November 29, 2013

Film Study: UF offense, defense

An underwhelming season for the Florida Gators culminates Saturday afternoon. There will be no bowl game, there will be no .500 or better season. But what players and fans alike are hoping for is an all-time upset of potentially Pasadena-bound Florida State.

This week's film review checks out the Gator strategy on offense, defense and the rabid fans in the Swamp stands.

Florida offense

Second year offensive coordinator Brent Pease has shuffled philosophy and personnel probably more than even than he thought possible in the preseason. Offensive line, tailback and quarterback have all taken hits at varying points this season, and barring the unlikely return of Tyler Murphy under center, the Gators will have to continue their creative run of playcalling in order to trip up the 'Noles.

Before unveiling some of the oddities, we'll review an old concept that Florida is certainly going to implement Saturday afternoon.


The Gators took advantage of five turnovers in the 2012 win at Doak Campbell Stadium, and after quarterback EJ Manuel's fourth-quarter fumble, Florida struck quickly. The concept for the Mike Gillislee touchdown, noted below was simple power.

Florida pulls the right guard to lead the way, with a misdirection end-around fake. Why would the 'Noles have to honor such a fake? Let's flash forward to a game just two weeks ago and see why.


In a hard-fought loss to South Carolina, the Gators had to venture into the dusty depths of gimmick playbooks. One such example is noted below.

The Wildcat concept is nothing new, but in watching this play develop, there's a power wrinkle combined with a shotgun spread look too. Trey Burton (yes, he's still there) takes the snap and uses his read-option instincts to either give the ball or keep it for a run up the middle.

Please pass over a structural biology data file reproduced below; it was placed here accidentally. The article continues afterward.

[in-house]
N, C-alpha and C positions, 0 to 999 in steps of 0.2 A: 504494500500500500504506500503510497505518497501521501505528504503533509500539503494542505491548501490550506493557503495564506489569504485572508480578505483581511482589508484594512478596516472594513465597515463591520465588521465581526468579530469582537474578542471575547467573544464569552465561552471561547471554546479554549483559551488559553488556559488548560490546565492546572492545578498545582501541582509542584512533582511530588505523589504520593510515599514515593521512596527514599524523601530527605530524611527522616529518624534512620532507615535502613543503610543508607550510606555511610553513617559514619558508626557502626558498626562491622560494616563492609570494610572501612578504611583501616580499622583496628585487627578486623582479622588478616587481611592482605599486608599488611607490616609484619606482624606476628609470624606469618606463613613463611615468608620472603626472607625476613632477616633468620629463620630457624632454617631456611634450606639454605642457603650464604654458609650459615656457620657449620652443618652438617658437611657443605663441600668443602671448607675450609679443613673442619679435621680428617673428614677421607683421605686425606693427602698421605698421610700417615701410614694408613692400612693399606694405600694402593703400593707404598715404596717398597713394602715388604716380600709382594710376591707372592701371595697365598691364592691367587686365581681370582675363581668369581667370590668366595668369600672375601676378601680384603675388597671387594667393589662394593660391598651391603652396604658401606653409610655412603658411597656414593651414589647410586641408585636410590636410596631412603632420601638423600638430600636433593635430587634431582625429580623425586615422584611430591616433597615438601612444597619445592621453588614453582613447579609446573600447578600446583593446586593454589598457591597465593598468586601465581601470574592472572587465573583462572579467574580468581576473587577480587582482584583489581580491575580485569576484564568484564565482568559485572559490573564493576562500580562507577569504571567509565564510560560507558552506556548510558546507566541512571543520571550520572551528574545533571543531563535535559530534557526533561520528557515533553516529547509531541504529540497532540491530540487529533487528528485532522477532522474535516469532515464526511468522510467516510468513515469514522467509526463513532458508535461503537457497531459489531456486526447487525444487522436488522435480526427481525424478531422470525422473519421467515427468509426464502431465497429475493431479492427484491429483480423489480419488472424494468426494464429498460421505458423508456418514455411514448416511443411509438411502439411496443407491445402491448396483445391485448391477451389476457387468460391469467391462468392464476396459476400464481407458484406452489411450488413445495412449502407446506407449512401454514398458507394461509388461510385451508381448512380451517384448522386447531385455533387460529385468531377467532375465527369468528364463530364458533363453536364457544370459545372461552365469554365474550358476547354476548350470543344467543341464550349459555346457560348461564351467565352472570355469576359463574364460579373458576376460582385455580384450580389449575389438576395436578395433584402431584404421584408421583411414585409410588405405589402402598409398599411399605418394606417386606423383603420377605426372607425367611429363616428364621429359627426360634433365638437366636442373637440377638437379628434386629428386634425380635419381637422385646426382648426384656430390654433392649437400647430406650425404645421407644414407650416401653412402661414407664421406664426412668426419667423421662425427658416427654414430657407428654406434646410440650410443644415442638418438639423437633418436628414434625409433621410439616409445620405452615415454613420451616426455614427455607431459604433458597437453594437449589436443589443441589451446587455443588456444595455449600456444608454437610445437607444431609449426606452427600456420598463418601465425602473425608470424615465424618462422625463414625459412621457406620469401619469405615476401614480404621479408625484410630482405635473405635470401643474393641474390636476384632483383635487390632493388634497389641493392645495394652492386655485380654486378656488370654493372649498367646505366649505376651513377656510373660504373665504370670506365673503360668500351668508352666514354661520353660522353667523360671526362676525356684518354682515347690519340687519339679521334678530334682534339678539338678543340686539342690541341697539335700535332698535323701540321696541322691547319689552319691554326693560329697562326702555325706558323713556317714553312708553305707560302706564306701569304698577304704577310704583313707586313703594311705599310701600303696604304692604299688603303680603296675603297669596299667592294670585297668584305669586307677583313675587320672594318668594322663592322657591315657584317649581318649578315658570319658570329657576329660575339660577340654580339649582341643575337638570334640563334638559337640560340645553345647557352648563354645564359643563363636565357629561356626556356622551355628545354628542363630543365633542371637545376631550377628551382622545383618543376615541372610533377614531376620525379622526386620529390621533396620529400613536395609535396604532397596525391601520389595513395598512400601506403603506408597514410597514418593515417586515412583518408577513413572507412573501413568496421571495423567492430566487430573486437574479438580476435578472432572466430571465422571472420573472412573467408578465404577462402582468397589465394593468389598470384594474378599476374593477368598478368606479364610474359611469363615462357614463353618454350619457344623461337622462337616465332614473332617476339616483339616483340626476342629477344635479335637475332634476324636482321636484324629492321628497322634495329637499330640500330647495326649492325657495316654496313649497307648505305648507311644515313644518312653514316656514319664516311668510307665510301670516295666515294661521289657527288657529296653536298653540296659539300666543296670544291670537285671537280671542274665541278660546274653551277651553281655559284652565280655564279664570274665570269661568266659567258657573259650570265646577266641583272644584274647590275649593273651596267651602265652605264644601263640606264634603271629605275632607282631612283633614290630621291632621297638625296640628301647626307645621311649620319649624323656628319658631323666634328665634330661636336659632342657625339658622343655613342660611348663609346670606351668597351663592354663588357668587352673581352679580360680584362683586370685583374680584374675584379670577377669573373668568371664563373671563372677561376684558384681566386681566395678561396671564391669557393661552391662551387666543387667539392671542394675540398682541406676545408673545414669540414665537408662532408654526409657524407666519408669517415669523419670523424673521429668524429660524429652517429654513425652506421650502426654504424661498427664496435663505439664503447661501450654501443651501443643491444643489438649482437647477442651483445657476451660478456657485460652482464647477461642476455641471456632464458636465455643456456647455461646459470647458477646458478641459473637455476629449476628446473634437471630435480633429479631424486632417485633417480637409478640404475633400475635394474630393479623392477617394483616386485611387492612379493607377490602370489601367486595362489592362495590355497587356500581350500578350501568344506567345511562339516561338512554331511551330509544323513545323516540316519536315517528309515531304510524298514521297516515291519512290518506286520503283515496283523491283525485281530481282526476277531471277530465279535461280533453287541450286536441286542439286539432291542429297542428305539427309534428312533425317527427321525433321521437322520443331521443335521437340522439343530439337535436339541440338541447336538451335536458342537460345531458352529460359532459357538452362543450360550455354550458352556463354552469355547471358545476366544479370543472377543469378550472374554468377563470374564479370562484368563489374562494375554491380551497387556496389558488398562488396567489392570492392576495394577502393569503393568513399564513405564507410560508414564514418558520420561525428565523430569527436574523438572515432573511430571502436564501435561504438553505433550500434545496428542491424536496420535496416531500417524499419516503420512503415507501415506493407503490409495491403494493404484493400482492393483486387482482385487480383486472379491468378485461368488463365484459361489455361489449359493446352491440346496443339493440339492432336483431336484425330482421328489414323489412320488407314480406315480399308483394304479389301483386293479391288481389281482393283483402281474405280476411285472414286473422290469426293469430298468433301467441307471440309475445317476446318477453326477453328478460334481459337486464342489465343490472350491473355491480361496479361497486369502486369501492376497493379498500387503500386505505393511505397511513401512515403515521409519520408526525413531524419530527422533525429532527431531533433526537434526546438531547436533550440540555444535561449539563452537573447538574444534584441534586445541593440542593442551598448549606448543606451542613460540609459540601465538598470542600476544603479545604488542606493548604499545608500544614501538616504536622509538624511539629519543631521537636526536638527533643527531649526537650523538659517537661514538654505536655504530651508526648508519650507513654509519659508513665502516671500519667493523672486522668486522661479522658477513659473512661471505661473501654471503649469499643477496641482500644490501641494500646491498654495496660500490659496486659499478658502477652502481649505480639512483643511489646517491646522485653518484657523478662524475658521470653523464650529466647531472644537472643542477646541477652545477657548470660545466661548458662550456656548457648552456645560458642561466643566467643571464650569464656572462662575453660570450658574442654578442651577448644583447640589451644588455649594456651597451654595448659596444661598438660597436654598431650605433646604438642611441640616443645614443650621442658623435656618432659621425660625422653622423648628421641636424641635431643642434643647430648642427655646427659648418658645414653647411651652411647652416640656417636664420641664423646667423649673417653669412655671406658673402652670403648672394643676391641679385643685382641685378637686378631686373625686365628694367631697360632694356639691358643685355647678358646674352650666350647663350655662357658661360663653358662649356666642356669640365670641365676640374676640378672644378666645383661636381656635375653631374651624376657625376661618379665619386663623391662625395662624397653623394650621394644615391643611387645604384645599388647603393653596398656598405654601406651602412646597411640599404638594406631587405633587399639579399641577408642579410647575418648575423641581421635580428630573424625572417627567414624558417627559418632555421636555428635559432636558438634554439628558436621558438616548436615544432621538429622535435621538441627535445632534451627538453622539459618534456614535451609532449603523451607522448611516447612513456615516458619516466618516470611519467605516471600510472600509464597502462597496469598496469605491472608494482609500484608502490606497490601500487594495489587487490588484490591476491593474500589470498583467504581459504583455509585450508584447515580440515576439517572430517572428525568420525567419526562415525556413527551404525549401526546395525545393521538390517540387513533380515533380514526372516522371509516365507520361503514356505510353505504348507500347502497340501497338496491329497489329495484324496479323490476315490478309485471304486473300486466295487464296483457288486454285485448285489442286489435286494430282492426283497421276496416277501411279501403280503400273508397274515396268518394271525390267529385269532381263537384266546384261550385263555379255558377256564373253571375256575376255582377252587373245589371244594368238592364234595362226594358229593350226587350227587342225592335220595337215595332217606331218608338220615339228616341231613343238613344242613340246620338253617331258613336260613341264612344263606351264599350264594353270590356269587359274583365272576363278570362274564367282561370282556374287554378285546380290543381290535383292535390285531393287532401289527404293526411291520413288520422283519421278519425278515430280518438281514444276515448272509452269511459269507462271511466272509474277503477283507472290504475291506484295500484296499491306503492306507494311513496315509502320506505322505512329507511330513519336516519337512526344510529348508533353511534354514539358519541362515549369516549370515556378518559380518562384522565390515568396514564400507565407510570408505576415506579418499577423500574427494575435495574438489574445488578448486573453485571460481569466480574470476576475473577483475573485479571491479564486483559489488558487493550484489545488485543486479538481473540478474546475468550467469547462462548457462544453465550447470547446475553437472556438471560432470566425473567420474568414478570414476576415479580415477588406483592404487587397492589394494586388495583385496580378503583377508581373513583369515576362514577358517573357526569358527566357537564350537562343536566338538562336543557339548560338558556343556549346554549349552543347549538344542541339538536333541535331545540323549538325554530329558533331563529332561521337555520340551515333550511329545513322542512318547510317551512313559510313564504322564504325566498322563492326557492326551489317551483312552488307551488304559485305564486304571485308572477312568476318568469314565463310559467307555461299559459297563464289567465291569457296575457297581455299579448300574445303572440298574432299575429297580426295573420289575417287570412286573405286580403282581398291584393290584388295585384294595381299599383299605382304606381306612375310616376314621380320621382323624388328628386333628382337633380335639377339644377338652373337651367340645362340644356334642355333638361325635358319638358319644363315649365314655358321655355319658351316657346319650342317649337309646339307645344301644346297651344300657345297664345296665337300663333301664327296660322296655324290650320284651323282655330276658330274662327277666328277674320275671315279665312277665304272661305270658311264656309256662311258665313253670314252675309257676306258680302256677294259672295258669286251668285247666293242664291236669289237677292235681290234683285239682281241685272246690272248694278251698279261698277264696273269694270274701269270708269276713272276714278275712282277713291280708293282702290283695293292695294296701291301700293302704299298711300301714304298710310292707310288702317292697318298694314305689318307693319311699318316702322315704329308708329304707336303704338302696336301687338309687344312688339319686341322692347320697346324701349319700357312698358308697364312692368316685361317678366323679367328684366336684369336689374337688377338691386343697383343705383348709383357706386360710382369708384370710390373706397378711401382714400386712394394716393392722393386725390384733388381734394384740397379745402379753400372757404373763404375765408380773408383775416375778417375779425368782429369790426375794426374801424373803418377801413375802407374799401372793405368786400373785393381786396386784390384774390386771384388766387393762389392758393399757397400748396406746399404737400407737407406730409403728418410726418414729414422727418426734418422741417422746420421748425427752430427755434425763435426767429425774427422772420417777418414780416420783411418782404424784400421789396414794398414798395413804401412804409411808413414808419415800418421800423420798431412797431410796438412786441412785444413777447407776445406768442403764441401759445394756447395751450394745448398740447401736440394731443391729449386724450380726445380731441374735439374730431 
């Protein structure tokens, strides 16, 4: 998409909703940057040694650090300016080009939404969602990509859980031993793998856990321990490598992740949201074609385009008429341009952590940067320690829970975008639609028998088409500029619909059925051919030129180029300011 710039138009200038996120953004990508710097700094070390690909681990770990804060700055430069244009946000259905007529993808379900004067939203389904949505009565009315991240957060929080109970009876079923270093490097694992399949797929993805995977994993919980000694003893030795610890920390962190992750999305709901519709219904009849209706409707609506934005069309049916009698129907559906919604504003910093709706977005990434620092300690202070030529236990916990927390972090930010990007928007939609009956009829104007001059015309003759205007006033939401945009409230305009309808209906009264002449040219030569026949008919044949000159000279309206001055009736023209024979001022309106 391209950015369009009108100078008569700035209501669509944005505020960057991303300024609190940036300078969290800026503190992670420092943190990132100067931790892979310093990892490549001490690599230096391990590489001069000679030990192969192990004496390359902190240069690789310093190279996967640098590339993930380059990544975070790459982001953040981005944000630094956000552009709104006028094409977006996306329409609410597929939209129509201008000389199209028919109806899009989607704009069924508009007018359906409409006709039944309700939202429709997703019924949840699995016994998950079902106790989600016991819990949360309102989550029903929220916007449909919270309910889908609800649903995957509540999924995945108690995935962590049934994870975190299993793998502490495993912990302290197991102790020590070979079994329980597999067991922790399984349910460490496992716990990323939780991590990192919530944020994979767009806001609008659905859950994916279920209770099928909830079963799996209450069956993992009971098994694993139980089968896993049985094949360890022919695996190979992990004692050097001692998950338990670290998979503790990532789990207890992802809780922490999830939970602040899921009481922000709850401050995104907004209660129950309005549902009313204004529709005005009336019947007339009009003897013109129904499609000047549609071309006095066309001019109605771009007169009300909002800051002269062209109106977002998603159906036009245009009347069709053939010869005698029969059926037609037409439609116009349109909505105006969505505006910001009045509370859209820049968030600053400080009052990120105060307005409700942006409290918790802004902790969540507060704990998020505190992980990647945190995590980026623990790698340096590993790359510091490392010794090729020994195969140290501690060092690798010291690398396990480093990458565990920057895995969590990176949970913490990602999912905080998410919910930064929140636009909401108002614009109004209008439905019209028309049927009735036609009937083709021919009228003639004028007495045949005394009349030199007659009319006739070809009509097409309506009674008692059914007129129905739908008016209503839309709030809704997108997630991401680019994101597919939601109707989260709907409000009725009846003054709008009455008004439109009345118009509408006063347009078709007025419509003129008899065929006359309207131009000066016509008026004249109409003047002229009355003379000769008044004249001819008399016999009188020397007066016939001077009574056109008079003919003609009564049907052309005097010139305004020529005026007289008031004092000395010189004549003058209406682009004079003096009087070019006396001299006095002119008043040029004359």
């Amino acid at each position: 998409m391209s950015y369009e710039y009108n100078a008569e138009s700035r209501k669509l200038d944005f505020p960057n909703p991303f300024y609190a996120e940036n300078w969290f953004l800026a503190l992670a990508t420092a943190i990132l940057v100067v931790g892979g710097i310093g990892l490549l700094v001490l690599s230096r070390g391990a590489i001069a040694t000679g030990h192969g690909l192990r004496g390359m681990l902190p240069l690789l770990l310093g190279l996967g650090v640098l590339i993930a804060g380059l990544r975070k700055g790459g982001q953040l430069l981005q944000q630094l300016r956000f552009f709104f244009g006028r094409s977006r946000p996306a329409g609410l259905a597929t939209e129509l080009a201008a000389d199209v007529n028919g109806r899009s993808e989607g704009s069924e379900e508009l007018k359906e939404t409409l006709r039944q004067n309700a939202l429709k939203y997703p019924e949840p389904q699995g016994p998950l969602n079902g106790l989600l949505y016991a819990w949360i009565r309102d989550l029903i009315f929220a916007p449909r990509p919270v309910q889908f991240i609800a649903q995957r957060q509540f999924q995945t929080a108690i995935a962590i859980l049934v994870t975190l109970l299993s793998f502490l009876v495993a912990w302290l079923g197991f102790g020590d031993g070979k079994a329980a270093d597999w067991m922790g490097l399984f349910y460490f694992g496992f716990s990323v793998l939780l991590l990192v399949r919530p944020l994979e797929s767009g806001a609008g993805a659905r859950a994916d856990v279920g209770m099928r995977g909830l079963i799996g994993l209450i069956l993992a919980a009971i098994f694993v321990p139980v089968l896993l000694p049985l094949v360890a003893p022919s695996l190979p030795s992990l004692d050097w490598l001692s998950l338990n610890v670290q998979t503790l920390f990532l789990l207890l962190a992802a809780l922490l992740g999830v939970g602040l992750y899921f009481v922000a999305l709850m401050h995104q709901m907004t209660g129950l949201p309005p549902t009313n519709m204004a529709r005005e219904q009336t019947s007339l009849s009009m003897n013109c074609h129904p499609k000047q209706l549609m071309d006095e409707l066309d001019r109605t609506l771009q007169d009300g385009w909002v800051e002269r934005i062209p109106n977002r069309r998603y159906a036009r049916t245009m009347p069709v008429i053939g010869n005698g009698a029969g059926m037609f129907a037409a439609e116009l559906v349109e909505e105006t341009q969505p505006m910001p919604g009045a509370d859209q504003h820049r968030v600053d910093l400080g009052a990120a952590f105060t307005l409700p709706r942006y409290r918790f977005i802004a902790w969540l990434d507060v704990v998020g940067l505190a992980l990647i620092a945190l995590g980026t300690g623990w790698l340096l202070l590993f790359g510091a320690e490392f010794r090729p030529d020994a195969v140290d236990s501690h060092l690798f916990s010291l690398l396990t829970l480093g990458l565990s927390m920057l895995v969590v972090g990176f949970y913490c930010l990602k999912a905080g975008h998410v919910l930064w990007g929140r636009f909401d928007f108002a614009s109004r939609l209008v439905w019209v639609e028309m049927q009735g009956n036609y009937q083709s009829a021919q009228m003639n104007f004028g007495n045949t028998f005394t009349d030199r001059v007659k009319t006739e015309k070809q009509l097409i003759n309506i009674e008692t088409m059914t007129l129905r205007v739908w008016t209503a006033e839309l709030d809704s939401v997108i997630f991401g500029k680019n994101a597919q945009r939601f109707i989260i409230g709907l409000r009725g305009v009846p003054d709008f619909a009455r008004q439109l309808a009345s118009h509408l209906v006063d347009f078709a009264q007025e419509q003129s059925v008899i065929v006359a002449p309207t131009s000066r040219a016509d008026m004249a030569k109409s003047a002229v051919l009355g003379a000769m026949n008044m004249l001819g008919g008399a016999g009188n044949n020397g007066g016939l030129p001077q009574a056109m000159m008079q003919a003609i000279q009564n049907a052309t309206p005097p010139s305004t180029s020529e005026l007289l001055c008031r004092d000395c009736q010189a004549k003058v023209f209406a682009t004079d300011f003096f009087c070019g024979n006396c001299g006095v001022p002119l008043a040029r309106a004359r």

The run up the middle, however, is made more potent by a pulling left tackle. Though it is just one play out of the Wildcat look, this power option shows how multiple the Gators are forced to be on the ground.


Among the tricks Pease's offense pulled in Columbia, South Carolina, this play sticks out the most. The formation here is an offset pistol with traditional quarterback Skyler Mornhinweg taking the snap. Though this is a rather benign looking set, check out all of the movement for each player before we show you the action shot.

Receiver Solomon Patton is actually lined up as a tight end, and it is Patton who will fire back towards the quarterback after the snap. What could be a triple-option by the motioning receiver combined with the tailback is actually an end-around from the tight end, which is actually a wide receiver. Got all that? Call it a fake triple-option tight receiver end around.

As if this trick is not enough, the Gators also ran a direct snap play in which Mornhinweg took off for the sidelines on a fake timeout. For the Seminole defense, always being alert and staying assignment sound are immense understatements. Think back to the power example from 2012 shown above. FSU will have to honor the motioning receiver on a play like that and any other deviation.

UF Defense: On injuries and versatility